3. I'll update as I can by adding new threads, and I'll try to keep track of where I was on the previous update!

Onward to Part I: Framing the question. Here are my assumptions:

1. The fact that Halliburton is a multinational corporation is insufficient indictment.
2. The fact that Cheney was its CEO for some five years is insufficient indictment, and that includes his deferred compensation - that deferred compensation is a cashflow tool strikes me as a heck of a lot more likely than that it's an ongoing bribe. I'll even go out on a limb here and state my assumption that Cheney's deferred-compensation package is NOT contingent on ANYTHING - that he's entitled to it even if he suddenly becomes a hydrogen-hugging Birkenstock-wearing Oregon-dwelling anti-oil activist.

And here's the meat of the matter: my understanding of "the controversy" is these three points:
3. Halliburton received a very large (>$1 billion) sole-source contract to provide oilfield and reconstruction services in Iraq. Why? Is the reason given sufficient to (a) explain the rewarding of the contract to Halliburton as opposed to another firm, and (b) justify its being sole-source?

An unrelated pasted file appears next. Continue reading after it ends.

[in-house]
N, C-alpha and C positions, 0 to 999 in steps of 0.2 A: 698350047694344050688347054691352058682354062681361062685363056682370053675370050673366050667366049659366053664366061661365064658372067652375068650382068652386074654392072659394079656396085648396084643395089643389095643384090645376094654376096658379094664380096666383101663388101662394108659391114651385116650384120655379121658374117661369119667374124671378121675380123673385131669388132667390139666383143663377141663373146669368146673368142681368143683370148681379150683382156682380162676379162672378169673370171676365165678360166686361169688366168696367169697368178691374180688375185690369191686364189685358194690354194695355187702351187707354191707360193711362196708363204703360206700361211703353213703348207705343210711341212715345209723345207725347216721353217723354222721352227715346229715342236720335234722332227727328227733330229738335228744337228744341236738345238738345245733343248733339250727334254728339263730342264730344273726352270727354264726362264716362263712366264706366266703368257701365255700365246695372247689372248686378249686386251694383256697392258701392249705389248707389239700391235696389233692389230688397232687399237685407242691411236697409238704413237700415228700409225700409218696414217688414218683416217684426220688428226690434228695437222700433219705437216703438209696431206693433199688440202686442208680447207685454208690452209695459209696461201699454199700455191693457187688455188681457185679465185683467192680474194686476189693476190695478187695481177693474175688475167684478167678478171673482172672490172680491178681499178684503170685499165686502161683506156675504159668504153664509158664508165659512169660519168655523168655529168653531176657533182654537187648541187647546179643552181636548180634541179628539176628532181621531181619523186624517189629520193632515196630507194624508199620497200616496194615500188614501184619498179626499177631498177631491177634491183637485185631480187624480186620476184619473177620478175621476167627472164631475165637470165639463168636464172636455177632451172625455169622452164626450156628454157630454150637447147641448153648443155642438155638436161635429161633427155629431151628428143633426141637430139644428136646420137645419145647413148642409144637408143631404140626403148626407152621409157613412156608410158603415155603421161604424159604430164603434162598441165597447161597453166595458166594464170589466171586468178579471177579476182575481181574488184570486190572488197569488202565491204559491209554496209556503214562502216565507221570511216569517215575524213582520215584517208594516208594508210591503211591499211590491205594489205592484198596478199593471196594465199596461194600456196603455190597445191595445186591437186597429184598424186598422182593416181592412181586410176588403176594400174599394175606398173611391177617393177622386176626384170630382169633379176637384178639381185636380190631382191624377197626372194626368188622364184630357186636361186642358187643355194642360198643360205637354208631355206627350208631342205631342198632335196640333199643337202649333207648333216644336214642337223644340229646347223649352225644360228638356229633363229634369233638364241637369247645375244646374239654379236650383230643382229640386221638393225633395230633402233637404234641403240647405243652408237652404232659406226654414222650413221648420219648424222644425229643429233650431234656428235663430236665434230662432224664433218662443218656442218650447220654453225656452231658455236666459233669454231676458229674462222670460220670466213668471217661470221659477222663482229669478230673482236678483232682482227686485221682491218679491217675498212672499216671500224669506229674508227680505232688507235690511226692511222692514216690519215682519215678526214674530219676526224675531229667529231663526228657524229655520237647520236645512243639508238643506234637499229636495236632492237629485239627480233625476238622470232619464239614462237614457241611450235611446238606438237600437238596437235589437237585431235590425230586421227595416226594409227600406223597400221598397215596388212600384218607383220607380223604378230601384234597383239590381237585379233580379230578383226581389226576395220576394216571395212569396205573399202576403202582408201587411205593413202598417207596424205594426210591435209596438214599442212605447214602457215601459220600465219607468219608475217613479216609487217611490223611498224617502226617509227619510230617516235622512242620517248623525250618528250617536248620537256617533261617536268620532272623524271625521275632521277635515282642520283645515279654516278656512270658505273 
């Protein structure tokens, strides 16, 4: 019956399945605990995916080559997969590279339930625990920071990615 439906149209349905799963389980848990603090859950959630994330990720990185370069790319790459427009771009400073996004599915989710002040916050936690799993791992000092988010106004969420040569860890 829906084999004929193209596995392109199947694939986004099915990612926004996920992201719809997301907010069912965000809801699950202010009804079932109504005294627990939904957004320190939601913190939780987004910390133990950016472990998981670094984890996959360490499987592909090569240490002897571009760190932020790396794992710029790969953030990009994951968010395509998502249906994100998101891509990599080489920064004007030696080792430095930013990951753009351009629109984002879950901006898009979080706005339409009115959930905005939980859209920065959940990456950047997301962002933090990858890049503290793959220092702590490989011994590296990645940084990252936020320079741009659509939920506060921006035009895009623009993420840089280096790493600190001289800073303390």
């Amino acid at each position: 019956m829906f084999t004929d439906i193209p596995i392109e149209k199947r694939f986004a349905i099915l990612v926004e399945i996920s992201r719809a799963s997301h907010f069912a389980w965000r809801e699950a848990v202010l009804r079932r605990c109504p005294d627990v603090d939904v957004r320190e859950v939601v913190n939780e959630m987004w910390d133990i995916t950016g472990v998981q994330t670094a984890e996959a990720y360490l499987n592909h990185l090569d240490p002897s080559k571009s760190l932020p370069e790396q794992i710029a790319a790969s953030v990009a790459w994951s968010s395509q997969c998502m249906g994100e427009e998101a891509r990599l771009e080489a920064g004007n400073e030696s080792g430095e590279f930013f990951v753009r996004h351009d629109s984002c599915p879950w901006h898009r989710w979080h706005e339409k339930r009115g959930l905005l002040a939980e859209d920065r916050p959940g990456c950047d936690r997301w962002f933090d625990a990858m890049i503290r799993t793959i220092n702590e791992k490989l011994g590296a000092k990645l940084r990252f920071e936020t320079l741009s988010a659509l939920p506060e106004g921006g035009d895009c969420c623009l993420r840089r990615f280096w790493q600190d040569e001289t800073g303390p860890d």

4. Halliburton - or, as I understand it right now, one or more of its subcontractors - significantly overcharged the US government for services in, about, the year following the invasion of Iraq. My further current understanding is that Halliburton themselves brought the overcharges to the attention of the gov't, and that they are repaying/have repayed all overcharges. If that's not the case, why isn't it, and why hasn't Halliburton been pulled off the contract?
5. Some on the left believe that Cheney continues to use his powerful position to create opportunities for his "cronies" at Halliburton and associated firms, ranging from having better access to Iraqi oil production all the way up to taking de-facto control of Iraqi oil production, depending on the level of sanity of the opinionator (I made up that word - like it?)(and I'm also making my own bias clear as air, for everyone's convenience).